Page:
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Good Birding on the Manuel Brenes Road- It’s All About the Habitat

Birding tours in Costa Rica tend to visit the best sites, especially when the tour is organized local experts. However, no matter how good a site is, it might not make it onto a tour because of factors related to logistics. For example, even if a Great Jacamar was living in those woods, visiting the area may require too much of a detour from the tour route. Or, the site with the hawk-eagles and parrotlets is just too difficult to bird with a group. This is why most tours don’t make it to Rara Avis, El Copal, or sites south of Limon. Some do, but most don’t and it’s also why most birding tours in Costa Rica don’t check out the excellent sites along the San Ramon-La Fortuna road. Although that route is a good and paved road and easy to visit, it’s just hard to fit into most of the classic Costa Rica birding itineraries.

Nevertheless, that doesn’t mean that a birder can’t visit on his or her own and possibly see Blue-and-Gold Tanager, Bare-necked Umbrellabird, and Three-wattled Bellbird. Go to the right places and you might see those megas and much more! I was reminded of the quality birding in this area during a recent morning on the road to Manuel Brenes Reserve.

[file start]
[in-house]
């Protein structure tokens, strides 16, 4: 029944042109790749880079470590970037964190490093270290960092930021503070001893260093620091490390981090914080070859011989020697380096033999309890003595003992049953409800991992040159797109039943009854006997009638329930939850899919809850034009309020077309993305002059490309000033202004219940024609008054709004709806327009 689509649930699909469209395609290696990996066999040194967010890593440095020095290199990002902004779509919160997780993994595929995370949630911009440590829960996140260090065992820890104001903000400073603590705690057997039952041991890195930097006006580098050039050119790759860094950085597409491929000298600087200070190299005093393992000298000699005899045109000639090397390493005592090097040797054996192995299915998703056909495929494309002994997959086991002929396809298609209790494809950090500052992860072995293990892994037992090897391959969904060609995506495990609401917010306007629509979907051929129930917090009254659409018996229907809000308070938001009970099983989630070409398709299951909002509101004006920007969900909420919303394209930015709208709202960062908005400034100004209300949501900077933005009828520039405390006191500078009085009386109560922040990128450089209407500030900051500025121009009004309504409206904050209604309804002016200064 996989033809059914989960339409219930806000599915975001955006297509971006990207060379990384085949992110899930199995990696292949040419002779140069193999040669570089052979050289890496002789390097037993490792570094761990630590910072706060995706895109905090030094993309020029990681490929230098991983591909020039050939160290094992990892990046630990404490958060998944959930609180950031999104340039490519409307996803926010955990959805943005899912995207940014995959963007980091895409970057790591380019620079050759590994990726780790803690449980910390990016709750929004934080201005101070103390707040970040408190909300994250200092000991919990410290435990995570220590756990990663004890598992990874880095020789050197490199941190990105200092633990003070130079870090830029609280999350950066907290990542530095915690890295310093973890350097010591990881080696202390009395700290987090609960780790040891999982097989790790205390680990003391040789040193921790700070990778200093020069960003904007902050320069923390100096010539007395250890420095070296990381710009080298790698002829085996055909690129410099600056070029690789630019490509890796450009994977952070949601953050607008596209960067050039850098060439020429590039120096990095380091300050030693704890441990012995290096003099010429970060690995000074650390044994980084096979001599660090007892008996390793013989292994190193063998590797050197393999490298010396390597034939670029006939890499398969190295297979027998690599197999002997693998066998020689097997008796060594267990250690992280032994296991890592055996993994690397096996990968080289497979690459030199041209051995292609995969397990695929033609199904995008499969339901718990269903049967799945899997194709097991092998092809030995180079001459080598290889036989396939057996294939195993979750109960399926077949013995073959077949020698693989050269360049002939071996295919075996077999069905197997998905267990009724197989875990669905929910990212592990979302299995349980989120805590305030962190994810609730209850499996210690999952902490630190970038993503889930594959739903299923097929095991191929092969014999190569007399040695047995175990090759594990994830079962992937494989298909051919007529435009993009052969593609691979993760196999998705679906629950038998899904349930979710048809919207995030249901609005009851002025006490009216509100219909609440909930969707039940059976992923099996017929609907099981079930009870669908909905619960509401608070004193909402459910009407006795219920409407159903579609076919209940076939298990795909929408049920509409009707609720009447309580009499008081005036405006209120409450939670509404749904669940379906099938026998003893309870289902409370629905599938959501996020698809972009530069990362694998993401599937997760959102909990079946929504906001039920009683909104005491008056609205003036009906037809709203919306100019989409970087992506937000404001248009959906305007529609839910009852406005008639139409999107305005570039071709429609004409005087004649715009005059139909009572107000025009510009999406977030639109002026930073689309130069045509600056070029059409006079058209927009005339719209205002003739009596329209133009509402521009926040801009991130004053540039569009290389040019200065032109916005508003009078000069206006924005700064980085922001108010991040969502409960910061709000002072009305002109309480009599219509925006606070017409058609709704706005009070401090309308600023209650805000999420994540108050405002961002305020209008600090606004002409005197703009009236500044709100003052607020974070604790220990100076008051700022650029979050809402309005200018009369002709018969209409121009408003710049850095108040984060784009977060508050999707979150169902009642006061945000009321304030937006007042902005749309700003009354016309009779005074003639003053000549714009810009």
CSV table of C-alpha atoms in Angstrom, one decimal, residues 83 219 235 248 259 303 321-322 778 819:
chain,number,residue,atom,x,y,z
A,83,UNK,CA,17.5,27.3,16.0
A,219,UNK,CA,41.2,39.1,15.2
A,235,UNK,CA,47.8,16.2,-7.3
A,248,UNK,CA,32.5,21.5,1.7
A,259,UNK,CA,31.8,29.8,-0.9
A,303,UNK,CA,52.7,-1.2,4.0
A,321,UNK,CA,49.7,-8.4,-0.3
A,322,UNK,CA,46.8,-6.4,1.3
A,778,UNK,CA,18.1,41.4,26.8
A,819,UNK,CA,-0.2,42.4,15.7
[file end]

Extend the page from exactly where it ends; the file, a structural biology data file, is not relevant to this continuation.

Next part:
Although I never actually make it to the excellent cloud forests of the university owned reserve, high quality birding on the road there is par for the course and with good reason. As with so many other great birding sites, it’s all about the habitat and since this road passes through an extensive area of mature foothill/middle elevation rainforest, the species count is typically high and punctuated with the uncommon.

Some highlights and tidbits from a recent morning:

Three-wattled Bellbird

Although it is likely seasonal, this mega cotinga is regularly heard and seen in the area of the Manuel Brenes Reserve. The one on Monday was a female that appeared in the mist, a dove-sized bird perched on an exposed branch of a roadside Cecropia. She let us watch her for a good spell before swooping off her perch and into the misty green of the forest.

Mixed mega flock

White-throated Shrike-Tanager